Fired Vogue director Lucinda Chambers gives fashion industry a kicking

“A month and a half ago, I was fired from Vogue. It took them three minutes to do it”

Lucinda Chambers at the Balenciaga show during Paris Fashion Week. Photograph: The New York Times

Lucinda Chambers at the Balenciaga show during Paris Fashion Week. Photograph: The New York Times

 

Hell hath no fury like a fashion editor fired. At the couture shows in Paris this week, the front row was abuzz — both conversationally and electronically — with news of an incendiary interview with Lucinda Chambers, the former British Vogue fashion director, that was unusual in its frank criticism of the 21st-century fashion ecosystem. Soon after its publication, however, and amid talk of legal action, the piece was taken down, only to sensationally resurface again less than 24 hours later.

First published Monday in Vestoj, an annual academic journal about fashion, the first-person account charted Chambers’s abrupt departure from British Vogue in May, as well as the broader brutality of the fashion business and the apparent power that heavyweight advertisers have over magazine publishers.

The article was removed from Vestoj’s website the same day it was published, and no reason was initially provided. But multiple screen captures and photographs of its contents continued to be widely circulated, testament to the fact that in the world of social media, nothing really disappears, and to the singularity of a fashion-industry insider breaking ranks and shedding a negative light on the internal machinations of the sector.

Even the chairman told me he didn’t know it was going to happen. No one knew, except the man who did it — the new editor

“A month and a half ago, I was fired from Vogue,” Chambers told Vestoj’s founder and editor-in-chief, Anja Aronowsky Cronberg, referring to her removal by Edward Enninful, who was hired to replace the longtime editor-in-chief, Alexandra Shulman, in April.

“It took them three minutes to do it,” Chambers said in the interview. “No one in the building knew it was going to happen. The management and the editor I’ve worked with for 25 years had no idea. Nor did HR. Even the chairman told me he didn’t know it was going to happen. No one knew, except the man who did it — the new editor.”

After conceding that the fashion industry could “chew you up and spit you out,” Chambers went on to criticize some of the “crap” magazine cover shoots that she had produced (saying the blame lay in part with Vogue’s allegiances to major advertisers), and the mismanagement of the fashion brand Marni, where she had once worked. She also suggested that Vogue had become an increasingly uninspiring read.

The clothes are just irrelevant for most people — so ridiculously expensive

“Truth be told, I haven’t read Vogue in years,” she said. “Maybe I was too close to it after working there for so long, but I never felt I led a Vogue-y kind of life. The clothes are just irrelevant for most people — so ridiculously expensive.”

“What magazines want today is the latest, the exclusive,” she continued. “It’s a shame that magazines have lost the authority they once had. They’ve stopped being useful. In fashion, we are always trying to make people buy something they don’t need. We don’t need any more bags, shirts or shoes. So we cajole, bully or encourage people” into buying.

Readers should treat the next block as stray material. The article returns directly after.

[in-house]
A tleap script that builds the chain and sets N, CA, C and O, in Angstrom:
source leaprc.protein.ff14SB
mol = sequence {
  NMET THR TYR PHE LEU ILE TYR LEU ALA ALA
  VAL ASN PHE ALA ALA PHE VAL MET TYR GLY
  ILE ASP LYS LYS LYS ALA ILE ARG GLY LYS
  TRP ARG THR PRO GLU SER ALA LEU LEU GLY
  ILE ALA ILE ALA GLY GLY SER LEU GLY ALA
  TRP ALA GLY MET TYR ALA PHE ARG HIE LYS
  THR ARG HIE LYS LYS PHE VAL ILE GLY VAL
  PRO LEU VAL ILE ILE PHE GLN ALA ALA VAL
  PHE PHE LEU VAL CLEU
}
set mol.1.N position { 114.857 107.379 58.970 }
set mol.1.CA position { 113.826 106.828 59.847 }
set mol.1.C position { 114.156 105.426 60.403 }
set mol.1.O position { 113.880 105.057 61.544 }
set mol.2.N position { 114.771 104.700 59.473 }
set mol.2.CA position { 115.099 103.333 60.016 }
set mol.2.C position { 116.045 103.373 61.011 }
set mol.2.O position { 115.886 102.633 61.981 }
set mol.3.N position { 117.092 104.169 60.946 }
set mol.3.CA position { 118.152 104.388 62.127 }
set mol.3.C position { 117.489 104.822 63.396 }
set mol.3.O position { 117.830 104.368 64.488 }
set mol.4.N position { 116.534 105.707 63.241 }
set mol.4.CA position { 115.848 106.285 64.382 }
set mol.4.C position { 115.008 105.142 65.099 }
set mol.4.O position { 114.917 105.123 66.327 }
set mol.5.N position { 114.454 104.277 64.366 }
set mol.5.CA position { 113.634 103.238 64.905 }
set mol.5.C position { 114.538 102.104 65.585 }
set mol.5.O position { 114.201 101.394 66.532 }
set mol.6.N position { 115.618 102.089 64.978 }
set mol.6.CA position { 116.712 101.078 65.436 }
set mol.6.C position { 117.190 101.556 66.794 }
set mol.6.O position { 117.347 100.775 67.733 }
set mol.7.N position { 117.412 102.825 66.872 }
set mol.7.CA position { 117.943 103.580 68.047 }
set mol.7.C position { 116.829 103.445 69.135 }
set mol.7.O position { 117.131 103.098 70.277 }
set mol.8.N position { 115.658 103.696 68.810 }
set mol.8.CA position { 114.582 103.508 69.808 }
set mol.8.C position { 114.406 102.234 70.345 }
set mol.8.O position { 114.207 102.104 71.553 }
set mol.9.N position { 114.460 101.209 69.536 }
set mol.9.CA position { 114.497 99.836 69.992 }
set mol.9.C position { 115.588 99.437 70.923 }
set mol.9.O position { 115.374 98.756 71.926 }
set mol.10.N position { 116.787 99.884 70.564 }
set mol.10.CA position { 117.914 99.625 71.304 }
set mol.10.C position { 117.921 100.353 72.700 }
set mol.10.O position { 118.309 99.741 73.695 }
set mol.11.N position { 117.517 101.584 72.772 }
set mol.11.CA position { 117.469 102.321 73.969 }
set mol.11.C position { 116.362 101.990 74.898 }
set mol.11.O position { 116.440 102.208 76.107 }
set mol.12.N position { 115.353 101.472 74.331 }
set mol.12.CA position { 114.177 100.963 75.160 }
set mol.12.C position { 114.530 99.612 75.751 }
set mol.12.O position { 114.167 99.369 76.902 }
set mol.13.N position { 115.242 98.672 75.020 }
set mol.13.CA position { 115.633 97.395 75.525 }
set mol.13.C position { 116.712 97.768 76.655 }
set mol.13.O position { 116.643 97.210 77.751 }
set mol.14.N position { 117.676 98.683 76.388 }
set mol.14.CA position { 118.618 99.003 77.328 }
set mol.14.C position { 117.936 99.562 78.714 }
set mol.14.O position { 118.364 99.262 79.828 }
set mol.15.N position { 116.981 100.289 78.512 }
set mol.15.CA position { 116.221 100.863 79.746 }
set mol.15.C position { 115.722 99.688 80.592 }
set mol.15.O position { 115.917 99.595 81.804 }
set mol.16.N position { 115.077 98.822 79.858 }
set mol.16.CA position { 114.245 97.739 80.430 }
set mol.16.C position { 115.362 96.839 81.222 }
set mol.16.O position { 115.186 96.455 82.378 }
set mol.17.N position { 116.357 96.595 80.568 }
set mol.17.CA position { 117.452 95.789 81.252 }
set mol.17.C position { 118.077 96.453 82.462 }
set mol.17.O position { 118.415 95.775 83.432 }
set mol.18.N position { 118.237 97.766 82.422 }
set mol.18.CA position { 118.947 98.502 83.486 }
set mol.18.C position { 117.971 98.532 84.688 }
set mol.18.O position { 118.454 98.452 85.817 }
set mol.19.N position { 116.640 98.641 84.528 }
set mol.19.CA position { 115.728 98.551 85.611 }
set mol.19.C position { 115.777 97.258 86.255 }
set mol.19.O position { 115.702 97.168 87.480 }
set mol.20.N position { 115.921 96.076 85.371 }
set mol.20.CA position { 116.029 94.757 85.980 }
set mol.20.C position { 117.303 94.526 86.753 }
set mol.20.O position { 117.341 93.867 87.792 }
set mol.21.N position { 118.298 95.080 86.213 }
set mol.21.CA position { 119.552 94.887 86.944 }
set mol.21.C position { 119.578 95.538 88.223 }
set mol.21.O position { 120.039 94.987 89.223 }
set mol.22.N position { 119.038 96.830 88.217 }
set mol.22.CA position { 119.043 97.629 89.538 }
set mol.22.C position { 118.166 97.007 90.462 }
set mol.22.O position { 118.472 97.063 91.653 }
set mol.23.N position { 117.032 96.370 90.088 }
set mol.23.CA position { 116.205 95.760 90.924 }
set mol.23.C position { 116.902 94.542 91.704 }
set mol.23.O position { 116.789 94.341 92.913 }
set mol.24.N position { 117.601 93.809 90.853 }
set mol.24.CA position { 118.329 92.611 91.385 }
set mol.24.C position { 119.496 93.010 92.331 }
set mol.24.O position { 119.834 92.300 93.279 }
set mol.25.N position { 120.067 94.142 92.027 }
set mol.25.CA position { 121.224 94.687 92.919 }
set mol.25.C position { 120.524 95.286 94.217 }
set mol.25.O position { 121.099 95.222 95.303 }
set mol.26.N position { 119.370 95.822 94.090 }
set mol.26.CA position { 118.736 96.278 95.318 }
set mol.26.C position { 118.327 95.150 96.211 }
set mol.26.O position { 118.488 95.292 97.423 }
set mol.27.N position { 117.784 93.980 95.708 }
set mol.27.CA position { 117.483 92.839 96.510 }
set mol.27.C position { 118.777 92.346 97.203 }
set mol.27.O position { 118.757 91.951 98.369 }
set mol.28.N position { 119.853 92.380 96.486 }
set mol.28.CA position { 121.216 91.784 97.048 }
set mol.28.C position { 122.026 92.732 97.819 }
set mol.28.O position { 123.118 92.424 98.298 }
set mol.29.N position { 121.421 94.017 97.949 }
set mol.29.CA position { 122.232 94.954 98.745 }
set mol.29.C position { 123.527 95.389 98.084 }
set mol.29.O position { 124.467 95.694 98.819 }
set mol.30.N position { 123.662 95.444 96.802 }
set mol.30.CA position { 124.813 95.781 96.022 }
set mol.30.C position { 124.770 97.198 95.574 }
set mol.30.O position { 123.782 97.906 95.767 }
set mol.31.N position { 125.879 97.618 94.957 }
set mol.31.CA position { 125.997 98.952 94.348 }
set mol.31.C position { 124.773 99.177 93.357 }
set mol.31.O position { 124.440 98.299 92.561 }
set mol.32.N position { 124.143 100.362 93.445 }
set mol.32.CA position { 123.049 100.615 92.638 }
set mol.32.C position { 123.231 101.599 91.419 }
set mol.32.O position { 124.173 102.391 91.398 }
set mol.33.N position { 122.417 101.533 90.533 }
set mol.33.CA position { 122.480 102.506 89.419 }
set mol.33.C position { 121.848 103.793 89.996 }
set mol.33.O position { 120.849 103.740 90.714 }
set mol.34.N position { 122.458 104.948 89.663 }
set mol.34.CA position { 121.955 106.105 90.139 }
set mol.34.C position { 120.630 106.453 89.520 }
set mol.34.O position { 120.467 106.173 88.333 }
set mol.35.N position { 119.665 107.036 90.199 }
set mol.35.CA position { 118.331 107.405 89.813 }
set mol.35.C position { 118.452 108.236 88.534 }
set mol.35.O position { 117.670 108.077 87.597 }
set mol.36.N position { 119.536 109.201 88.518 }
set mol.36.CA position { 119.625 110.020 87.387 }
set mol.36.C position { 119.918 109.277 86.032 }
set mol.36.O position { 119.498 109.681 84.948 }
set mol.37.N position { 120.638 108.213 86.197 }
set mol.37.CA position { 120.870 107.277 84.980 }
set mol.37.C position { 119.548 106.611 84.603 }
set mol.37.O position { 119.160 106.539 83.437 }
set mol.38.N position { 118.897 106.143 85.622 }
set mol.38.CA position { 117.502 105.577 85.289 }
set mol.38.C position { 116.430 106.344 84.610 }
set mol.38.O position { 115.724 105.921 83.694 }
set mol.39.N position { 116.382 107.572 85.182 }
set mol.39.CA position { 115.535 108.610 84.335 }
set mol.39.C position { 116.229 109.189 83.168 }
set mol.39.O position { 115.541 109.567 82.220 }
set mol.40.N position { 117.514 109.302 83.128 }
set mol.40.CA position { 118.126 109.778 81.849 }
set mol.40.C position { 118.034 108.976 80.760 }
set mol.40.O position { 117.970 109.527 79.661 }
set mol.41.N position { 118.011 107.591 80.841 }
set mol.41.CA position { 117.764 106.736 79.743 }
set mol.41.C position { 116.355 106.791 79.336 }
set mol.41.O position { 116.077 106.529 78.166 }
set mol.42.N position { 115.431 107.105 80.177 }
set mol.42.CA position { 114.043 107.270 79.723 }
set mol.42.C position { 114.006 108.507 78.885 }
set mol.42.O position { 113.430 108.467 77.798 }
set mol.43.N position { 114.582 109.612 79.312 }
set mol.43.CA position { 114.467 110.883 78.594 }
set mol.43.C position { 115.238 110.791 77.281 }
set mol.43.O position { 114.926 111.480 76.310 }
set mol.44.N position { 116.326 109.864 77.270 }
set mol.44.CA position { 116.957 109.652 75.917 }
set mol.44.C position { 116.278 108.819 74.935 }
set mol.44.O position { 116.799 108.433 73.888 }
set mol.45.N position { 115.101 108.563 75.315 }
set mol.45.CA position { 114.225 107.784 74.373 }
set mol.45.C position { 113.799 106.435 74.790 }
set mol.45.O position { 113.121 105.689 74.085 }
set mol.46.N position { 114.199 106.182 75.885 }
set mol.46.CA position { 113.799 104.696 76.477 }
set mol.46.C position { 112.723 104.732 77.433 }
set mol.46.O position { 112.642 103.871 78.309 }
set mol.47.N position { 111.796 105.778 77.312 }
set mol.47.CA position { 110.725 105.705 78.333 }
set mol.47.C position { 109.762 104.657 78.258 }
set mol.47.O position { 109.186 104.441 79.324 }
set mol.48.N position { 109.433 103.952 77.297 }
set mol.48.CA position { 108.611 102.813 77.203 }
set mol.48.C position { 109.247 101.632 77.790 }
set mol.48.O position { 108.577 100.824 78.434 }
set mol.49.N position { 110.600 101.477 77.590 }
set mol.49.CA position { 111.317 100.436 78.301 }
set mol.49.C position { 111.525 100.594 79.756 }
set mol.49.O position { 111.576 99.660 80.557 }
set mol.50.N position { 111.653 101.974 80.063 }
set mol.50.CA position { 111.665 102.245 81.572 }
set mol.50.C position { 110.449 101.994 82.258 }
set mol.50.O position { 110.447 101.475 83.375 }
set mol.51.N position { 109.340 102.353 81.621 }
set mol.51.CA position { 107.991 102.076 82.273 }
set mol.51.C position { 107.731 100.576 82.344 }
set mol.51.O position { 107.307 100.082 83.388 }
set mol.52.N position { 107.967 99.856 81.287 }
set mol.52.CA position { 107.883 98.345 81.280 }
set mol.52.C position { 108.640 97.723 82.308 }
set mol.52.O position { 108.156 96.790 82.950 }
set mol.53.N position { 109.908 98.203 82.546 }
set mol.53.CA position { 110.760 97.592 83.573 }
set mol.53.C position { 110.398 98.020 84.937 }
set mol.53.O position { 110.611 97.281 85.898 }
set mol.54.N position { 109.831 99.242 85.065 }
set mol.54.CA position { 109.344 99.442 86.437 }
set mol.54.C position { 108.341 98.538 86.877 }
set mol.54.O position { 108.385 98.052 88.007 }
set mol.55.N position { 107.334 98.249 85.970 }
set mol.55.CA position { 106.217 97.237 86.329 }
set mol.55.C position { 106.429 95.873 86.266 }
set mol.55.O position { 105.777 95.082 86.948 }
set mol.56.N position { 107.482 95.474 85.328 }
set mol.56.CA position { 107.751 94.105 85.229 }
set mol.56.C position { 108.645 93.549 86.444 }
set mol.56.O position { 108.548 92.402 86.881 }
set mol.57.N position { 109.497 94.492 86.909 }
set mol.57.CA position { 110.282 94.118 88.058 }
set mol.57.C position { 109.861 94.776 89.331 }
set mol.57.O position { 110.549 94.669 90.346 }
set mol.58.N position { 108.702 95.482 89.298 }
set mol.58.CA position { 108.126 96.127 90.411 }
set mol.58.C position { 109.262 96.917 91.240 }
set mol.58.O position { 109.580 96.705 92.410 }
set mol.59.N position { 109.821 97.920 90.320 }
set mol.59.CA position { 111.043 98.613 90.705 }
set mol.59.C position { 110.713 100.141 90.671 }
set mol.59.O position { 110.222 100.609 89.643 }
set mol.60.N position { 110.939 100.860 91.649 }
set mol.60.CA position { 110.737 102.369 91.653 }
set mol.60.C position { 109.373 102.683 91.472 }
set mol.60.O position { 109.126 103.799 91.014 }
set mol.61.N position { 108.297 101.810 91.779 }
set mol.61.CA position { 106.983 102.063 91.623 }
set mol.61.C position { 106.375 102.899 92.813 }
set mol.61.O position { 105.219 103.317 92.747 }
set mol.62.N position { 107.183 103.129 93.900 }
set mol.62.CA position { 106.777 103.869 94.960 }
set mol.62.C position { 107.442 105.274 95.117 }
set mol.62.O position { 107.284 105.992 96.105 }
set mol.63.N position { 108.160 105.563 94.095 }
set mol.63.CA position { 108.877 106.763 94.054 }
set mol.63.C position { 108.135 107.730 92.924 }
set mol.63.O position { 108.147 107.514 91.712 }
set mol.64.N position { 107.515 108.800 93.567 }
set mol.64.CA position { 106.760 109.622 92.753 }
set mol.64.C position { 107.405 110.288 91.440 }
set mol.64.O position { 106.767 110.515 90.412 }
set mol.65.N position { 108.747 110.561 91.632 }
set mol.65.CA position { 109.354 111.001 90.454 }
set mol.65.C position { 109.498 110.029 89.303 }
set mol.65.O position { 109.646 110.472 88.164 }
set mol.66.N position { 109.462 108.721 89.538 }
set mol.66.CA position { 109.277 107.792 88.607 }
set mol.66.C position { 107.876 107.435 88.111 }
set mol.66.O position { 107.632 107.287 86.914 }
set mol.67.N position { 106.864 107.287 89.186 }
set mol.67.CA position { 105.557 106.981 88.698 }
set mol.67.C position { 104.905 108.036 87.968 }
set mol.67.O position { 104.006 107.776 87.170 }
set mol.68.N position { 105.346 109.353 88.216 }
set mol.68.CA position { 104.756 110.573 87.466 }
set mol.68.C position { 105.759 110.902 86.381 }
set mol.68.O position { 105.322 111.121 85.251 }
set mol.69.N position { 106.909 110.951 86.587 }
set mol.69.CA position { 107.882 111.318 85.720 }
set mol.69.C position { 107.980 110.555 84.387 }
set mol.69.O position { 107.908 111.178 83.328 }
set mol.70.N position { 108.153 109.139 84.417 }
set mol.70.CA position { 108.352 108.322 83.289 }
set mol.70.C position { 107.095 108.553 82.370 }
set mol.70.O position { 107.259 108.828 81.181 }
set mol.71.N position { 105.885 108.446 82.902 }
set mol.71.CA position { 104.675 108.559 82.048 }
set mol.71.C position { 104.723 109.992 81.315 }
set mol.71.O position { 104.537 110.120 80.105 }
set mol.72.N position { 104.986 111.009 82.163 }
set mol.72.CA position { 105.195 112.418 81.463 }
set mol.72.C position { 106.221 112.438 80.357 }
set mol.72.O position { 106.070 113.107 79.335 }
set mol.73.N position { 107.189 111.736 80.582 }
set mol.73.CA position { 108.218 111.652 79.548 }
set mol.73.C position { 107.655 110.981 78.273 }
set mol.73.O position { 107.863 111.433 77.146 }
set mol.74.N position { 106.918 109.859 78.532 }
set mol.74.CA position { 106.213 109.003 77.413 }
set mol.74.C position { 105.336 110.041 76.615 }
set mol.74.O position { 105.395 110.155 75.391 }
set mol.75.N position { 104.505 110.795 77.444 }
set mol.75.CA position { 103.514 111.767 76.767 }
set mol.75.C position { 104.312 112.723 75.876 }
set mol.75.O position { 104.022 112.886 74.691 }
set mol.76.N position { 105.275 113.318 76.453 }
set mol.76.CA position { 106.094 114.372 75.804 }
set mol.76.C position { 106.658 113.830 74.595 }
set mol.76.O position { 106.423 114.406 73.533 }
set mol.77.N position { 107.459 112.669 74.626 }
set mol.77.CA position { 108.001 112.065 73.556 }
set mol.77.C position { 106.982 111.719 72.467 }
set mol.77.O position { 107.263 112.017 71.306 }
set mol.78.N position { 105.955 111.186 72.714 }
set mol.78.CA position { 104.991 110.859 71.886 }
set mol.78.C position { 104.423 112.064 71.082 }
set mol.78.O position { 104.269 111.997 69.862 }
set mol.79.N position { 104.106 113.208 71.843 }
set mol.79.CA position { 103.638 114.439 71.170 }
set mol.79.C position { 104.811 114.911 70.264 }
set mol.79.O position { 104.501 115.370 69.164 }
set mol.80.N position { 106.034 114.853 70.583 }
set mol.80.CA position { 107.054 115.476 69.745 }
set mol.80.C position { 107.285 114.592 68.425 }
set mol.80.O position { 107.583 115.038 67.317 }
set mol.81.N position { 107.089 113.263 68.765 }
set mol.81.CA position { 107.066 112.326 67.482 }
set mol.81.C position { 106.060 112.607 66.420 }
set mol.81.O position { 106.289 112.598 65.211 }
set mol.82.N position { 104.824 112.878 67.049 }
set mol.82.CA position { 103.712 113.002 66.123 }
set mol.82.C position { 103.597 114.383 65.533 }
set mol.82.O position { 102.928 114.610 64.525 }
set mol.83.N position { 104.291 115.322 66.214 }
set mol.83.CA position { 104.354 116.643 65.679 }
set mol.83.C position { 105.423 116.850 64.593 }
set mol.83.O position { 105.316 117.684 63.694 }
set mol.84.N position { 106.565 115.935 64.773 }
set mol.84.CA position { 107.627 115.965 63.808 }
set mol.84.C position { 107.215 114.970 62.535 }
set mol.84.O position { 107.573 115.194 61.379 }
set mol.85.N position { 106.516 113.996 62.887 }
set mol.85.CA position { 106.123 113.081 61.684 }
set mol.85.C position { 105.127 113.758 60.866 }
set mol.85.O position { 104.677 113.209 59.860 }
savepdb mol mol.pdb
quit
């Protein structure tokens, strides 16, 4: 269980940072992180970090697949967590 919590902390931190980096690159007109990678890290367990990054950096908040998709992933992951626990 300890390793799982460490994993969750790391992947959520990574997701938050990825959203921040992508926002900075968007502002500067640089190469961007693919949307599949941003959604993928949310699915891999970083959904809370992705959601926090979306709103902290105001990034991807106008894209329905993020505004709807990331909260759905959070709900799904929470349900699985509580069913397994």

Many industry power players in Paris were tight-lipped after the article was published, including Enninful, who said he had “no comment” about the interview as he sat in the front row of the Chanel show Tuesday. An hour later, Condé Nast, the publisher that owns the Vogue titles, released a short statement that contradicted Chambers’ account of the end of her employment there.

“It’s usual for an incoming editor to make some changes to the team,” the statement said. “Any changes made are done with the full knowledge of senior management.”

Dozens of readers, meanwhile, were quick to praise Chambers’ candor. Her profile outside the sector increased after her star turn last year in “Absolutely Fashion: Inside British Vogue,” a BBC documentary in which she won legions of fans thanks to her upfront approach, artistic vision and eccentric yet elegant fashion sense.

Julie Zerbo, of the website the Fashion Law, looked beyond the reader reaction and to the possible legal fallout, wondering on Twitter if Chambers might be sued.

And then at lunchtime Tuesday, the tale took a further twist when the article reappeared online.

“Due to the sensitive nature of this article, we took the decision to temporarily remove it from the site, but have now republished it in its entirety,” Aronowsky Cronberg explained in an email to The New York Times.

“In terms of the reasons why it was removed, they are directly related to the industry pressures which Lucinda discusses in her interview,” she continued. “As you know, fashion magazines are rarely independent because their existence depends on relationships with powerful institutions and individuals, whether it’s for tickets to shows, access in order to conduct interviews or advertising revenue.”

“We created Vestoj to be an antidote to these pressures, but we are not always immune,” Aronowsky Cronberg added. “We hope Lucinda’s republished interview will spark a discussion which might, in her words, lead to a more ‘empowering and useful’ fashion media.”

Chambers could not be reached for comment.

© 2017 New York Times News Service

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